Hey there! Sign in to join this conversationNew here? Join for free
    • Thread Starter
    Offline

    17
    ReputationRep:
    'A left R-module M over the ring R consists of an abelian group (M, +) and an operation R × M → M (defined (r,m)-->rm) such that for all r, s in R and x, y in M, we have:....'

    Ok, I sort of get what a module is. The thing that bugs me, and I cannot get past, is the: operation R × M → M (defined (r,m)-->rm).

    What I currently understand, is that a module is an abelian group with the + operation, and it follows certain properties (distributivity, associativity etc..)

    Can someone shed some light on the operation bit? I really don understand what its getting at. I have searched the internet, but they give no explanation.
    Offline

    2
    ReputationRep:
    (Original post by 2710)
    'A left R-module M over the ring R consists of an abelian group (M, +) and an operation R × M → M (defined (r,m)-->rm) such that for all r, s in R and x, y in M, we have:....'

    Ok, I sort of get what a module is. The thing that bugs me, and I cannot get past, is the: operation R × M → M (defined (r,m)-->rm).

    What I currently understand, is that a module is an abelian group with the + operation, and it follows certain properties (distributivity, associativity etc..)

    Can someone shed some light on the operation bit? I really don understand what its getting at. I have searched the internet, but they give no explanation.
    Do you know what a group action is?

    A module is basically a ring action. That is, if R is a ring then a module is an abelian group upon which R acts.

    The only way to understand or get what these things are about is to look at examples.

    For instance, if the ring R is a field (think of \mathbb{R} or \mathbb{C} if you like) then a module is just a vector space over that field. This is a good way to initially understand the definition of a module but in general, it isn't a good example to think of in general since it is way too specialised.

    The most obvious example of a module for a ring R is the ring R itself. Any ring is an abelian group and you can consider it acting on itself by multiplication. This module has a special name - it is called the regular representation of R. You can also check that any ideal of a ring is a module where again, the ring acts by multiplication. This example is a good way to think about modules since in some sense, the idea of a module is a generalisation of an ideal in a ring.

    The general idea is that a module for a ring is a representation of that ring. Any algebraic structure is somewhat like a collection of symmetries (I'll come back to this in a minute) and a representation of an algebraic structure is like viewing those symmetries as actually acting on something rather than just being relations between symbols.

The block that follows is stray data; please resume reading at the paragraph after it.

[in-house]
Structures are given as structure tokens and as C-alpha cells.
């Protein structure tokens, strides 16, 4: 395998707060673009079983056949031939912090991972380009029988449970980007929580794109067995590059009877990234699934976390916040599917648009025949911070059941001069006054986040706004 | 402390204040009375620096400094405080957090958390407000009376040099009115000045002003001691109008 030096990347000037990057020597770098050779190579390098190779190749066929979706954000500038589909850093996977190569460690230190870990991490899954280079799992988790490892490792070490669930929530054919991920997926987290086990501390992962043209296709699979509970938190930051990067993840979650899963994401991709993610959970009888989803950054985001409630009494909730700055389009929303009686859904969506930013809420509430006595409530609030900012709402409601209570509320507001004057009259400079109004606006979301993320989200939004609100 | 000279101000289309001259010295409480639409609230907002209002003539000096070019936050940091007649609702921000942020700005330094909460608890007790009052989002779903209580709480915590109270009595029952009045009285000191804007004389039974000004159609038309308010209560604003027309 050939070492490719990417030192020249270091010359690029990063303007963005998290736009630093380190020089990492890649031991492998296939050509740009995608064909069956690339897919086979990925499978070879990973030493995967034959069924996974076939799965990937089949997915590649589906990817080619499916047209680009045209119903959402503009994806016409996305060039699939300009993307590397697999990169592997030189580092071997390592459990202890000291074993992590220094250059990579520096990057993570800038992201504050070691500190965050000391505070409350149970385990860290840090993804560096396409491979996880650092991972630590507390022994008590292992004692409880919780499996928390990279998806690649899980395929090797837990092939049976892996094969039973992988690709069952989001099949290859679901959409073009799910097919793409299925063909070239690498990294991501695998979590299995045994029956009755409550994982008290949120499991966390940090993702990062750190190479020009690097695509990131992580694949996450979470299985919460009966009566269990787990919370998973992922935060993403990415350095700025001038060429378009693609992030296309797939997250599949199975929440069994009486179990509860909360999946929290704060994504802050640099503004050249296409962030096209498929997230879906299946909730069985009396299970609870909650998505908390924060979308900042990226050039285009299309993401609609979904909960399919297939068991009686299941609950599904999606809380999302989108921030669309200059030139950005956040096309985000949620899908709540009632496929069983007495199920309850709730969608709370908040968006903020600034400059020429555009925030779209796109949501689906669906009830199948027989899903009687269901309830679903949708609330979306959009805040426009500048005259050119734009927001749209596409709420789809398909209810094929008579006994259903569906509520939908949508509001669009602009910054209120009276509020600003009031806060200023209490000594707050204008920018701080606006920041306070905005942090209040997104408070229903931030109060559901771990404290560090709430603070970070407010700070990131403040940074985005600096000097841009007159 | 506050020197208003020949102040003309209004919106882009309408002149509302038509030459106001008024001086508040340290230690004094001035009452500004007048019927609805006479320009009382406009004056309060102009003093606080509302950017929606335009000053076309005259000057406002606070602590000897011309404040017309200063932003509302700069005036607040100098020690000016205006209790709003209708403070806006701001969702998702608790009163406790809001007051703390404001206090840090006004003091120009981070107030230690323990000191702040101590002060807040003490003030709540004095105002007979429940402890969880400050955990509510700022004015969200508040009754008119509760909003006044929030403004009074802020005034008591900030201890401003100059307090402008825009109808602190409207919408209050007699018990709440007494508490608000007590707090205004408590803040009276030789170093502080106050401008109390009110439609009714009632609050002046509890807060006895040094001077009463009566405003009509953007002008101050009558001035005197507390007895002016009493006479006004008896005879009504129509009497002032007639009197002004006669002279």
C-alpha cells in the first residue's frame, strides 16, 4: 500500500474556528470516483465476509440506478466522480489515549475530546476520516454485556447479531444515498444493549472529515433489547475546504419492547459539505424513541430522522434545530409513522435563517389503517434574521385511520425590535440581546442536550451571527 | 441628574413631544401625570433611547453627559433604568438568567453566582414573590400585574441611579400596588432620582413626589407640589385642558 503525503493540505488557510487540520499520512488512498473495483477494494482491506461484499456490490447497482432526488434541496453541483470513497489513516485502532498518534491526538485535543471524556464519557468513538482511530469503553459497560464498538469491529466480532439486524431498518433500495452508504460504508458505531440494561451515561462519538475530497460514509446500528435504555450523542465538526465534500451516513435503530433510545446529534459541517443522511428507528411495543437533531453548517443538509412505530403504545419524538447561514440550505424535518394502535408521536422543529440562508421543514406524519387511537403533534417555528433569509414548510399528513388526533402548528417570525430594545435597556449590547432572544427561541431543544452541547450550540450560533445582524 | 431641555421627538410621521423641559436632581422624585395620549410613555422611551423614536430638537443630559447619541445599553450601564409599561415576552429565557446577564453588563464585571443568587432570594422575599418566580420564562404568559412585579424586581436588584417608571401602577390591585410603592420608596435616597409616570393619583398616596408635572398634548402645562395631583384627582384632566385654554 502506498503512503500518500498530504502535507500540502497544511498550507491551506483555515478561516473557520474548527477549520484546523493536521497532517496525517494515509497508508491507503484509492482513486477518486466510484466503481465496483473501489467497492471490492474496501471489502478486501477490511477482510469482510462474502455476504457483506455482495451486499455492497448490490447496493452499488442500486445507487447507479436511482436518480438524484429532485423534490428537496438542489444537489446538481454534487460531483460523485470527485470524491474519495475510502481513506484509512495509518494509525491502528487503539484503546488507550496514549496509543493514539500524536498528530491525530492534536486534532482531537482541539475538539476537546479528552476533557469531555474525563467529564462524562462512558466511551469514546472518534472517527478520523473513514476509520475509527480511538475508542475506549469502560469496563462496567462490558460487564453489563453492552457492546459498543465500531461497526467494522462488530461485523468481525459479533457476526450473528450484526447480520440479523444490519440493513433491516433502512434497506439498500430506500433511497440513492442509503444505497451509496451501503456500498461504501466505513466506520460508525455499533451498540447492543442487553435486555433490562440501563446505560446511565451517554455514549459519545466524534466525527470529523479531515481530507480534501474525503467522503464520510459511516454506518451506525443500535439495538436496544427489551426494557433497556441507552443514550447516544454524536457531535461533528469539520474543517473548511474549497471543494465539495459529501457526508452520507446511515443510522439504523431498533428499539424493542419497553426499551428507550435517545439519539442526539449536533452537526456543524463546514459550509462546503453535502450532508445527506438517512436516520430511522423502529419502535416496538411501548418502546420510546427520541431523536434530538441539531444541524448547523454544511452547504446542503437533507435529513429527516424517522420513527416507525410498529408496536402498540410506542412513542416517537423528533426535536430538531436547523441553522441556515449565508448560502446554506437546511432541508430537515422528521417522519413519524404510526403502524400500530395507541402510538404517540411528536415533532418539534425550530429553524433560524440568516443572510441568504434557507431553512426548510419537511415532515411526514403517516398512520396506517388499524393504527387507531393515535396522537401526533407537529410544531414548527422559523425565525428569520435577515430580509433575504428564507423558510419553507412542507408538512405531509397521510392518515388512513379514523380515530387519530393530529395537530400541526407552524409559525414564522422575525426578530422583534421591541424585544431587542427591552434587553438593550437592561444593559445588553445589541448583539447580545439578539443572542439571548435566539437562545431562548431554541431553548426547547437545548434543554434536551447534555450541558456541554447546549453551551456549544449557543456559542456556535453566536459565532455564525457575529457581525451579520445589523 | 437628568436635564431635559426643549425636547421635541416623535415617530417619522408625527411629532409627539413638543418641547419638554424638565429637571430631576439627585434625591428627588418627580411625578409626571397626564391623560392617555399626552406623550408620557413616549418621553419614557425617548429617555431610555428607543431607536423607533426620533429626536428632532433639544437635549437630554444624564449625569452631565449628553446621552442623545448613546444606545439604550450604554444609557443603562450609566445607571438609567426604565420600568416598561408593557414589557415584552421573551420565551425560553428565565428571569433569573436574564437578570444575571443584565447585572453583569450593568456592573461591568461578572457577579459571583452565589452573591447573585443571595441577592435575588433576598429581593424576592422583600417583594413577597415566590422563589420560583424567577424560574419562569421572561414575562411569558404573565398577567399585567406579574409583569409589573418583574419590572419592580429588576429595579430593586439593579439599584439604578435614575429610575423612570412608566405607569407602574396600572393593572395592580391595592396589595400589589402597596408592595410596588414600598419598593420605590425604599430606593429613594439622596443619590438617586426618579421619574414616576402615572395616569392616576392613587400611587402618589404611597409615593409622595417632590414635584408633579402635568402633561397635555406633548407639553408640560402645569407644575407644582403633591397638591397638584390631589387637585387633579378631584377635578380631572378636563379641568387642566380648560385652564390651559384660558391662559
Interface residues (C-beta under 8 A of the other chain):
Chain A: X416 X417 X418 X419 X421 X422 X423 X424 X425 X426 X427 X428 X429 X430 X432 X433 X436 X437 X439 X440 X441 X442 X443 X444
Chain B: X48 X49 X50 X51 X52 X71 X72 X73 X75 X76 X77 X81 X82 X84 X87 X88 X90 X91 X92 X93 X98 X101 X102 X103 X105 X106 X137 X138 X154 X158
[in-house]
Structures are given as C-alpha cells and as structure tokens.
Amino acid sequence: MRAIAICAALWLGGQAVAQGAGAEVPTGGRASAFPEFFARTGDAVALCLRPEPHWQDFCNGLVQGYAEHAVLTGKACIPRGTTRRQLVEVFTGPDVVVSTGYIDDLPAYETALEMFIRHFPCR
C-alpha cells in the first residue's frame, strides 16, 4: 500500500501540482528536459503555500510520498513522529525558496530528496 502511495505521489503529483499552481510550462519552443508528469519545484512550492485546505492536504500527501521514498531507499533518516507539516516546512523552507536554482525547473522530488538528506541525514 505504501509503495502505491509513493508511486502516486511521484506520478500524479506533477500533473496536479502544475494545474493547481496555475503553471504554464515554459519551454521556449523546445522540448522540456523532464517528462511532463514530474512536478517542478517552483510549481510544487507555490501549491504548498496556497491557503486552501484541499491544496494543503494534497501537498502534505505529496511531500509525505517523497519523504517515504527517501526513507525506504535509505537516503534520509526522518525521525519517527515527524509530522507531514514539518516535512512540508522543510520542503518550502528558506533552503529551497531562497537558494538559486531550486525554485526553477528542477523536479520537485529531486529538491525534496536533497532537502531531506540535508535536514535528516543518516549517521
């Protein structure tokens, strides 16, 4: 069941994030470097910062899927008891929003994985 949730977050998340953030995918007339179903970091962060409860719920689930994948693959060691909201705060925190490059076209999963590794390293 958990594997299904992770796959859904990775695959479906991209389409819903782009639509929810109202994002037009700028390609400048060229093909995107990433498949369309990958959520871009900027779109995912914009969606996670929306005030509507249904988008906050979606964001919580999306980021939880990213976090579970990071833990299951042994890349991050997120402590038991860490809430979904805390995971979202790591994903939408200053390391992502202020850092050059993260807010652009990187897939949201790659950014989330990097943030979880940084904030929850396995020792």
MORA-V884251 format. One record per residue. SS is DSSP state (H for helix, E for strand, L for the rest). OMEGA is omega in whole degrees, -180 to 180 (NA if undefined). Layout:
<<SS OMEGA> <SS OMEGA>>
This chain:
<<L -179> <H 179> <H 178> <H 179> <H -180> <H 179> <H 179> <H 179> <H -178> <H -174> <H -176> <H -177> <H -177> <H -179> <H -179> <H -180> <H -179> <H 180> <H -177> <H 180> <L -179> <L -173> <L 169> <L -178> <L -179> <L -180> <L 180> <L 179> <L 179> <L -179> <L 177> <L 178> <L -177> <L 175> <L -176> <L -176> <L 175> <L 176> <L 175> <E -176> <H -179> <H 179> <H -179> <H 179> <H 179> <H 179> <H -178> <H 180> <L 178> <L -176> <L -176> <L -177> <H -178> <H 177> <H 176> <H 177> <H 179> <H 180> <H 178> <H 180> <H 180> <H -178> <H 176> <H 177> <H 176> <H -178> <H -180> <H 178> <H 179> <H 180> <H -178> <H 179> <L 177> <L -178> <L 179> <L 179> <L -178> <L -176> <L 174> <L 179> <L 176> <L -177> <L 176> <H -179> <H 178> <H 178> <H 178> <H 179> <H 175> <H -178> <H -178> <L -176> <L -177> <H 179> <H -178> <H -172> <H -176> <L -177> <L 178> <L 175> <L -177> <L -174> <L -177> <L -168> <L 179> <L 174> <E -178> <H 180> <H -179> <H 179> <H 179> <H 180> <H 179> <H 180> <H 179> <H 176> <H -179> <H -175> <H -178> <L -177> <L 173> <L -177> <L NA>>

Let me talk about group actions to explain what I mean. We are all familar with the dihedral groups D_n. Now, we are normally introduced to this group in two ways, as a set of elements with some relations and also as the symmetries of the regular n-gon. The first is in essence the algebraic structure - the second is the action of that algebraic structure in some space. i.e. there is a group action of D_n on the n-gon itself. By Cayley's theorem, every group is isomorphic to a subgroup of a symmetric group thus every group, even though it is a purely algebraic structure really is a set of symmetries of something.

    Now, there is a straightforward analogy of Cayley's theorem for rings - every ring is isomorphic to a subring of the ring of endomorphisms of some abelian group. Again, this means that a ring is a set of symmetries that really act on objects external to them.

    Along those lines, a great example to think about is a ring of matrices acting on a vector space for example think about the ring GL_2(\mathbb{R}) of invertible 2x2 matrices acting on the plane \mathbb{R}^2 here the operation is simply the action of a matrix on a vector. Of course, this is an example of a module for a noncommutative ring but at least hopefully it makes you think about what the 'operation' of a module is all about.
    Offline

    15
    ReputationRep:
    I think it's easiest to view modules as akin to vector spaces, but with scalars now taken from a ring rather than a field. So the map (r,m) to rm is just scalar multiplication.
 
 
 
  • See more of what you like on The Student Room

    You can personalise what you see on TSR. Tell us a little about yourself to get started.

  • Poll
    Brussels sprouts
    Useful resources

    Make your revision easier

    Maths

    Maths Forum posting guidelines

    Not sure where to post? Read the updated guidelines here

    Equations

    How to use LaTex

    Writing equations the easy way

    Student revising

    Study habits of A* students

    Top tips from students who have already aced their exams

    Study Planner

    Create your own Study Planner

    Never miss a deadline again

    Polling station sign

    Thinking about a maths degree?

    Chat with other maths applicants

    Can you help? Study help unanswered threads

    Groups associated with this forum:

    View associated groups
  • See more of what you like on The Student Room

    You can personalise what you see on TSR. Tell us a little about yourself to get started.

  • The Student Room, Get Revising and Marked by Teachers are trading names of The Student Room Group Ltd.

    Register Number: 04666380 (England and Wales), VAT No. 806 8067 22 Registered Office: International House, Queens Road, Brighton, BN1 3XE

    Quick reply
    Reputation gems: You get these gems as you gain rep from other members for making good contributions and giving helpful advice.